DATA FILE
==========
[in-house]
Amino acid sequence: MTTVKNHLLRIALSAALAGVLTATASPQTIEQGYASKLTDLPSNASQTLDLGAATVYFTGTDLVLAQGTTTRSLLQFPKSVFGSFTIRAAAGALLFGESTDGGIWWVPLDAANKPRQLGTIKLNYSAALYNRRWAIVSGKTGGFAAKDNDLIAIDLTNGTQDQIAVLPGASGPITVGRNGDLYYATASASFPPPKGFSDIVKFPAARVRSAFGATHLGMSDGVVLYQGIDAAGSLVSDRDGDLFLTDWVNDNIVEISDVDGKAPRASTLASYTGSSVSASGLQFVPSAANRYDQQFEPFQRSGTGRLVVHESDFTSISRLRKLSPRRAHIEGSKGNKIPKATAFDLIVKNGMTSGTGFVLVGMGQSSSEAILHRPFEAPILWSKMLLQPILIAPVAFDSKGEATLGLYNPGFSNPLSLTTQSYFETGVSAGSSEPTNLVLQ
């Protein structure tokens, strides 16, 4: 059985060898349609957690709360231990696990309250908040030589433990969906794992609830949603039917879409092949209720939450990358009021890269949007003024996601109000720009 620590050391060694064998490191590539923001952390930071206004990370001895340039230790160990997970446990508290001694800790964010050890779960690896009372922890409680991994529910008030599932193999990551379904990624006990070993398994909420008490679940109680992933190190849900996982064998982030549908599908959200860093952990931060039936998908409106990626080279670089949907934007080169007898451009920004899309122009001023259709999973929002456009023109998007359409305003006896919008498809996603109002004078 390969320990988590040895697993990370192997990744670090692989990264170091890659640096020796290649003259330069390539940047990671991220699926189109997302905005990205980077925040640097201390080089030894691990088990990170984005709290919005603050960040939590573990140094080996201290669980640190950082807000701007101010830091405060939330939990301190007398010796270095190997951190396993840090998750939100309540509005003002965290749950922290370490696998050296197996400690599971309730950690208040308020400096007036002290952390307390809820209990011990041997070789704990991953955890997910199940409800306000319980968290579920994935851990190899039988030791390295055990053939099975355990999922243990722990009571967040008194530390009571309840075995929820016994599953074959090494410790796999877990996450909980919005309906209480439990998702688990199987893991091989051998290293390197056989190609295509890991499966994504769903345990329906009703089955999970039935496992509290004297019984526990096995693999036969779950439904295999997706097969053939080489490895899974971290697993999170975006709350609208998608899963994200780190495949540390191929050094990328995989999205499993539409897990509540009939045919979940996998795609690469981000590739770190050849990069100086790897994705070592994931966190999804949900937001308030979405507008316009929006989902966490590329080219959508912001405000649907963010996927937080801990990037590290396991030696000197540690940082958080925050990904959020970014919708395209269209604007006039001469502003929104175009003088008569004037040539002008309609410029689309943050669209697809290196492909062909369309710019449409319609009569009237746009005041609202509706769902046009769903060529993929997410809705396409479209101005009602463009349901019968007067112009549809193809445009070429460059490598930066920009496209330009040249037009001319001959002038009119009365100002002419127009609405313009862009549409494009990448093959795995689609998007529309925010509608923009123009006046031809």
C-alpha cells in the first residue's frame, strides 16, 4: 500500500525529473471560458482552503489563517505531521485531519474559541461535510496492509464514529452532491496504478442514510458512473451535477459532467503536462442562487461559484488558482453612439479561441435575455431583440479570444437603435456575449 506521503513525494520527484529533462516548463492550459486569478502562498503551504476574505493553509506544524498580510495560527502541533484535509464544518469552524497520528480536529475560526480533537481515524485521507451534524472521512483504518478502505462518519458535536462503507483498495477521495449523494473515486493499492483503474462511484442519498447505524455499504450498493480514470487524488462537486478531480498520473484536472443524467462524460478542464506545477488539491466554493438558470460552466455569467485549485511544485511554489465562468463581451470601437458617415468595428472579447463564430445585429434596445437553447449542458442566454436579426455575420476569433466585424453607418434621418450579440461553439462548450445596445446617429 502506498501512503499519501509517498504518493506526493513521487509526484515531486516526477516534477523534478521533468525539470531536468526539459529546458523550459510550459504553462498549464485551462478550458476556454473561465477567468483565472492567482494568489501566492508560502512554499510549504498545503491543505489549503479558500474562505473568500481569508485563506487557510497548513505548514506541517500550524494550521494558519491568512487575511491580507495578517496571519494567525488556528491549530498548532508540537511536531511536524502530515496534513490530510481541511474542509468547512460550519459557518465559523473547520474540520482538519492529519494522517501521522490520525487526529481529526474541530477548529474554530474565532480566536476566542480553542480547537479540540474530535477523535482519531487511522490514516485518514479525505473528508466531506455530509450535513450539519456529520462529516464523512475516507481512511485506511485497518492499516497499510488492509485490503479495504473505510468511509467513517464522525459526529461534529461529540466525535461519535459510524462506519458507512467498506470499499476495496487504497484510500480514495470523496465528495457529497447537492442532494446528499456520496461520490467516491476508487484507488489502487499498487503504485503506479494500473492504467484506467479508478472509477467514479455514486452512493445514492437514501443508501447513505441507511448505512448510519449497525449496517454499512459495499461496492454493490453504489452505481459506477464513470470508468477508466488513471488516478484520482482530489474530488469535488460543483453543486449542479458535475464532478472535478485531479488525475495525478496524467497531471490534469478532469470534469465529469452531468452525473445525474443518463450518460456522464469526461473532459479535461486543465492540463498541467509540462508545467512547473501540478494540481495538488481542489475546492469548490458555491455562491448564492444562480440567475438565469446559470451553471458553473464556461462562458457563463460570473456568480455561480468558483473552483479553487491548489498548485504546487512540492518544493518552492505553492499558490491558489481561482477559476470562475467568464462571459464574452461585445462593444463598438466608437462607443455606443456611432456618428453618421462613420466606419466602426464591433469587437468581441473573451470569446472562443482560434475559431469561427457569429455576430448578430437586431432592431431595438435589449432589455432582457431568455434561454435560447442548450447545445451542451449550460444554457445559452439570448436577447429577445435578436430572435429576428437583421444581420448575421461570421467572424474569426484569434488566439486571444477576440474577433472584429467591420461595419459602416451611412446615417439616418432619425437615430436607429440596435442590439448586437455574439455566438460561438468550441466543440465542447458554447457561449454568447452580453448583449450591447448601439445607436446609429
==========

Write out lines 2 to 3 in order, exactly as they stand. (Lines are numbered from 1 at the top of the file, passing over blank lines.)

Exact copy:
Amino acid sequence: MTTVKNHLLRIALSAALAGVLTATASPQTIEQGYASKLTDLPSNASQTLDLGAATVYFTGTDLVLAQGTTTRSLLQFPKSVFGSFTIRAAAGALLFGESTDGGIWWVPLDAANKPRQLGTIKLNYSAALYNRRWAIVSGKTGGFAAKDNDLIAIDLTNGTQDQIAVLPGASGPITVGRNGDLYYATASASFPPPKGFSDIVKFPAARVRSAFGATHLGMSDGVVLYQGIDAAGSLVSDRDGDLFLTDWVNDNIVEISDVDGKAPRASTLASYTGSSVSASGLQFVPSAANRYDQQFEPFQRSGTGRLVVHESDFTSISRLRKLSPRRAHIEGSKGNKIPKATAFDLIVKNGMTSGTGFVLVGMGQSSSEAILHRPFEAPILWSKMLLQPILIAPVAFDSKGEATLGLYNPGFSNPLSLTTQSYFETGVSAGSSEPTNLVLQ
């Protein structure tokens, strides 16, 4: 059985060898349609957690709360231990696990309250908040030589433990969906794992609830949603039917879409092949209720939450990358009021890269949007003024996601109000720009 620590050391060694064998490191590539923001952390930071206004990370001895340039230790160990997970446990508290001694800790964010050890779960690896009372922890409680991994529910008030599932193999990551379904990624006990070993398994909420008490679940109680992933190190849900996982064998982030549908599908959200860093952990931060039936998908409106990626080279670089949907934007080169007898451009920004899309122009001023259709999973929002456009023109998007359409305003006896919008498809996603109002004078 390969320990988590040895697993990370192997990744670090692989990264170091890659640096020796290649003259330069390539940047990671991220699926189109997302905005990205980077925040640097201390080089030894691990088990990170984005709290919005603050960040939590573990140094080996201290669980640190950082807000701007101010830091405060939330939990301190007398010796270095190997951190396993840090998750939100309540509005003002965290749950922290370490696998050296197996400690599971309730950690208040308020400096007036002290952390307390809820209990011990041997070789704990991953955890997910199940409800306000319980968290579920994935851990190899039988030791390295055990053939099975355990999922243990722990009571967040008194530390009571309840075995929820016994599953074959090494410790796999877990996450909980919005309906209480439990998702688990199987893991091989051998290293390197056989190609295509890991499966994504769903345990329906009703089955999970039935496992509290004297019984526990096995693999036969779950439904295999997706097969053939080489490895899974971290697993999170975006709350609208998608899963994200780190495949540390191929050094990328995989999205499993539409897990509540009939045919979940996998795609690469981000590739770190050849990069100086790897994705070592994931966190999804949900937001308030979405507008316009929006989902966490590329080219959508912001405000649907963010996927937080801990990037590290396991030696000197540690940082958080925050990904959020970014919708395209269209604007006039001469502003929104175009003088008569004037040539002008309609410029689309943050669209697809290196492909062909369309710019449409319609009569009237746009005041609202509706769902046009769903060529993929997410809705396409479209101005009602463009349901019968007067112009549809193809445009070429460059490598930066920009496209330009040249037009001319001959002038009119009365100002002419127009609405313009862009549409494009990448093959795995689609998007529309925010509608923009123009006046031809």